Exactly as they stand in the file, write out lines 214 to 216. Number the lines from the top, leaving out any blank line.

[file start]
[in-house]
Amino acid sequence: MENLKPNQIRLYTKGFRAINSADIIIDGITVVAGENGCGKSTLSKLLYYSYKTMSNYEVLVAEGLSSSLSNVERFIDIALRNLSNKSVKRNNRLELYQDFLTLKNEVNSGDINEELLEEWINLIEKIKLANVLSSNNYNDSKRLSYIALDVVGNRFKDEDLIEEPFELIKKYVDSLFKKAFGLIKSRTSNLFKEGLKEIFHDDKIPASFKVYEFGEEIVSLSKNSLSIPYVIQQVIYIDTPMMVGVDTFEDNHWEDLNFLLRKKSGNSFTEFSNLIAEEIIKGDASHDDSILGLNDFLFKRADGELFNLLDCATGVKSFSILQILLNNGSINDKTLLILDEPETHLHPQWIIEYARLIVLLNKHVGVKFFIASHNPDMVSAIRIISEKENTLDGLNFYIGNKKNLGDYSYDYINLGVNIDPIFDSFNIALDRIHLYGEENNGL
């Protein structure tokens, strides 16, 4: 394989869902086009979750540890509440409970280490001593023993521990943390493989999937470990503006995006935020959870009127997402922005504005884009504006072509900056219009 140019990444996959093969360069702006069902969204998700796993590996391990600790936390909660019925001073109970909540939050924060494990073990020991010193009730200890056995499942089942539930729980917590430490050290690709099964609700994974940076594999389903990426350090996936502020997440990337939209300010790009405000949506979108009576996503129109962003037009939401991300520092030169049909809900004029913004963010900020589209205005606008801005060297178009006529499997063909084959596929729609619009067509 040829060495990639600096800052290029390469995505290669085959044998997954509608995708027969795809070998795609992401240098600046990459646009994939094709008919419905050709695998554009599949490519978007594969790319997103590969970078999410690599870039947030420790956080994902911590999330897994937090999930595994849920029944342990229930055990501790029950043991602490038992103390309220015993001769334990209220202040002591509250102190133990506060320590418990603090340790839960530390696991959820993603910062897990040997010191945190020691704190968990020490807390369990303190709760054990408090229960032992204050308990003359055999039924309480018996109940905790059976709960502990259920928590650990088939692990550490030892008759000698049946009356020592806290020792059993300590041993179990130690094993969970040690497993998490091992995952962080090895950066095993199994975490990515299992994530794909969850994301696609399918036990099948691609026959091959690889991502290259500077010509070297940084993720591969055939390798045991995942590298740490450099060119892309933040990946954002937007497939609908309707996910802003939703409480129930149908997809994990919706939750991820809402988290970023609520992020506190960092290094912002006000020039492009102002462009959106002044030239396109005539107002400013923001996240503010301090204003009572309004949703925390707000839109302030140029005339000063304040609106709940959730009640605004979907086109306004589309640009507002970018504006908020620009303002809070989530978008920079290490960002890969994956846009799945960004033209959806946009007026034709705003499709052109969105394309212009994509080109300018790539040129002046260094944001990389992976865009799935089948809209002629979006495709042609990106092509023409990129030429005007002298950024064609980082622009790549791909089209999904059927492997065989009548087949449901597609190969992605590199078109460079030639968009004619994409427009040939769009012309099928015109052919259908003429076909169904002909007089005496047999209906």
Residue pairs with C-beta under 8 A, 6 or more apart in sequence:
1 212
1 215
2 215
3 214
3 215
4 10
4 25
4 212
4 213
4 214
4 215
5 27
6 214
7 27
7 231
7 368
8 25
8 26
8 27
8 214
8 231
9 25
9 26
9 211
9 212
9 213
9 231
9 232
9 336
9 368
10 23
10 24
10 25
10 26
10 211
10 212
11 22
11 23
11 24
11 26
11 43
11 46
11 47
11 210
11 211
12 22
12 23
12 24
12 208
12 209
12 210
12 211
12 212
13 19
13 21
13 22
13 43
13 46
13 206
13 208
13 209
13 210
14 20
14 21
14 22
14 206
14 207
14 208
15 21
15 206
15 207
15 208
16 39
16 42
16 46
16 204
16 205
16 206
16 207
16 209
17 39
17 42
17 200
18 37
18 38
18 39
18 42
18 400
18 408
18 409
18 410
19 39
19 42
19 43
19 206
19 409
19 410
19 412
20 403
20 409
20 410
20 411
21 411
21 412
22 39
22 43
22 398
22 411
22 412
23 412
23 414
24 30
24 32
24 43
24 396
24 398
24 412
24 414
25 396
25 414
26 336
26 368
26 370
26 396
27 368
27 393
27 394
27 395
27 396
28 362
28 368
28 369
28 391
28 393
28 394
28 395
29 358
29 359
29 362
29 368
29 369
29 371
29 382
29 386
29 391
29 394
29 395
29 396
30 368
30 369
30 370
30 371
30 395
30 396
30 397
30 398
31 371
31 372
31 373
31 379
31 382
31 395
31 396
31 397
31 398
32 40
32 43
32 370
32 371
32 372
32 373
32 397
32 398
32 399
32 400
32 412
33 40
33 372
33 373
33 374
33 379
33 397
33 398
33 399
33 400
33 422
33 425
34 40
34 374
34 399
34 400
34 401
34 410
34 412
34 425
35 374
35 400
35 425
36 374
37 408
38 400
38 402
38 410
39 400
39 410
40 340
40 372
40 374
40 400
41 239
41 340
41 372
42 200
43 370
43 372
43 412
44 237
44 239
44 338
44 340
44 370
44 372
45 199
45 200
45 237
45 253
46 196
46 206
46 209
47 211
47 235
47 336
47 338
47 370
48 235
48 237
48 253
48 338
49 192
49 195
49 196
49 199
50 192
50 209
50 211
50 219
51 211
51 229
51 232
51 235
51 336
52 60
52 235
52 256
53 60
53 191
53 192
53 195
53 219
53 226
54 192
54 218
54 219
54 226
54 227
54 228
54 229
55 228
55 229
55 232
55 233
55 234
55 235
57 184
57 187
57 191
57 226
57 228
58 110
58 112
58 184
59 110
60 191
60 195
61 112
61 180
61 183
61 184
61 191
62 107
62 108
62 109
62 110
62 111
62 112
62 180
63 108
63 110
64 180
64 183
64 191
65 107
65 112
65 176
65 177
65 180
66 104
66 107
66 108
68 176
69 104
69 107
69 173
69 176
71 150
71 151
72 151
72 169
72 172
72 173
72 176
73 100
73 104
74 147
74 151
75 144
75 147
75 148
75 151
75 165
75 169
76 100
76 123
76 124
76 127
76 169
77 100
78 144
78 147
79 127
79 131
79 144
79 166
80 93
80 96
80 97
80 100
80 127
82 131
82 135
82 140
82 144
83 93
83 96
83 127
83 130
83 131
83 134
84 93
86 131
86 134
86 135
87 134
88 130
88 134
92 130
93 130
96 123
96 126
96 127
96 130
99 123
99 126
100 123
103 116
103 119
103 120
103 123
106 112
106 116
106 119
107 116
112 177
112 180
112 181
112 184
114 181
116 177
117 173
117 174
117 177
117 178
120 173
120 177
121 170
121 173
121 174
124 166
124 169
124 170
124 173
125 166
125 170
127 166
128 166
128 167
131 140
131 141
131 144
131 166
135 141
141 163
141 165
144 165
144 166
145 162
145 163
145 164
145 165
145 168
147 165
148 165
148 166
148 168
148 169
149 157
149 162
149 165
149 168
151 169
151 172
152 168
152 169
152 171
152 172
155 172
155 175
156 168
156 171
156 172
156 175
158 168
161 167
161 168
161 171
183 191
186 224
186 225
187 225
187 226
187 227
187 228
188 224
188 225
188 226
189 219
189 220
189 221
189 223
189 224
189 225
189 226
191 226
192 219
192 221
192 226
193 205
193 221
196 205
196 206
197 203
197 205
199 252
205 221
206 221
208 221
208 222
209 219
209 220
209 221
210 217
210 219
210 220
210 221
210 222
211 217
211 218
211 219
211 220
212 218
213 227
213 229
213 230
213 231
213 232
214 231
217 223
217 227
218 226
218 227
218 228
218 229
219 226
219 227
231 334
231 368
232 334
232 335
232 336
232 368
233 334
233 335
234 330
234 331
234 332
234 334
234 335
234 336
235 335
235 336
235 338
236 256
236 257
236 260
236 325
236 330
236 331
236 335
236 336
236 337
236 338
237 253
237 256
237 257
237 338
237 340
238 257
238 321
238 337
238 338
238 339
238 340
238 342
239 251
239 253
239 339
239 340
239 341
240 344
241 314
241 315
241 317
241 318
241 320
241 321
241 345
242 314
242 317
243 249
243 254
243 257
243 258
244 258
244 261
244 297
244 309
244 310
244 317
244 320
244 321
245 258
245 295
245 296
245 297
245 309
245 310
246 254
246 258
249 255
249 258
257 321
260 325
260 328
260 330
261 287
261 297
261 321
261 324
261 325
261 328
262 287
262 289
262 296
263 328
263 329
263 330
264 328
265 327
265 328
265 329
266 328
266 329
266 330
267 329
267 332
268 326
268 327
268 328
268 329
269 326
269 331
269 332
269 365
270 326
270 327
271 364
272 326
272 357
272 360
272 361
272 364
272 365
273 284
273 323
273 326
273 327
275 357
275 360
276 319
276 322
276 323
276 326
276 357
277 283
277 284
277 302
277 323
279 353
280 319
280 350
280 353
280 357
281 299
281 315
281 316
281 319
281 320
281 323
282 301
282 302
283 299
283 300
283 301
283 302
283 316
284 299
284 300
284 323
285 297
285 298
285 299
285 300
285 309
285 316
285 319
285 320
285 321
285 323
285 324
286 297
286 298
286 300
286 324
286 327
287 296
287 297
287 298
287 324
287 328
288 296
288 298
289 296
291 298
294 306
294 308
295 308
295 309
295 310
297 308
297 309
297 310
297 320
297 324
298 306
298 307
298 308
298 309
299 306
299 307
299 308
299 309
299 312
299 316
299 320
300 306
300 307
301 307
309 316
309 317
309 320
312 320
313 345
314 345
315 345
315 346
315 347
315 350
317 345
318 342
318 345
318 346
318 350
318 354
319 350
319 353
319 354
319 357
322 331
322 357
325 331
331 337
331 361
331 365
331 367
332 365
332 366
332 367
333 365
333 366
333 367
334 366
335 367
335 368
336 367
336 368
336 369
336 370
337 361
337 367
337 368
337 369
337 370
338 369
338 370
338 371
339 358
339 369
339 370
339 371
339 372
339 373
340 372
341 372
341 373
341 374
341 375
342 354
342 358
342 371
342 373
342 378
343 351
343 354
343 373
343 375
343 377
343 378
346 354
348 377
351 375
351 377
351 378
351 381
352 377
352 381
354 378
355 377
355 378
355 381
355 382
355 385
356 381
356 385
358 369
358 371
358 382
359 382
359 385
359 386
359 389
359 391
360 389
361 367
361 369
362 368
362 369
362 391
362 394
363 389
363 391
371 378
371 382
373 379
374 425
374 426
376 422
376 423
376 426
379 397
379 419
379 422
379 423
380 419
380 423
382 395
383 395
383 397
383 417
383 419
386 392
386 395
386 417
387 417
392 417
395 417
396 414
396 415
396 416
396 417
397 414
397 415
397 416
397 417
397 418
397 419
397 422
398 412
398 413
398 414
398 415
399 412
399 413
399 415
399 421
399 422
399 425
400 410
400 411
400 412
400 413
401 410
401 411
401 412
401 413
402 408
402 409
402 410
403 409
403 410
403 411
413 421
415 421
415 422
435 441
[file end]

41 239
41 340
41 372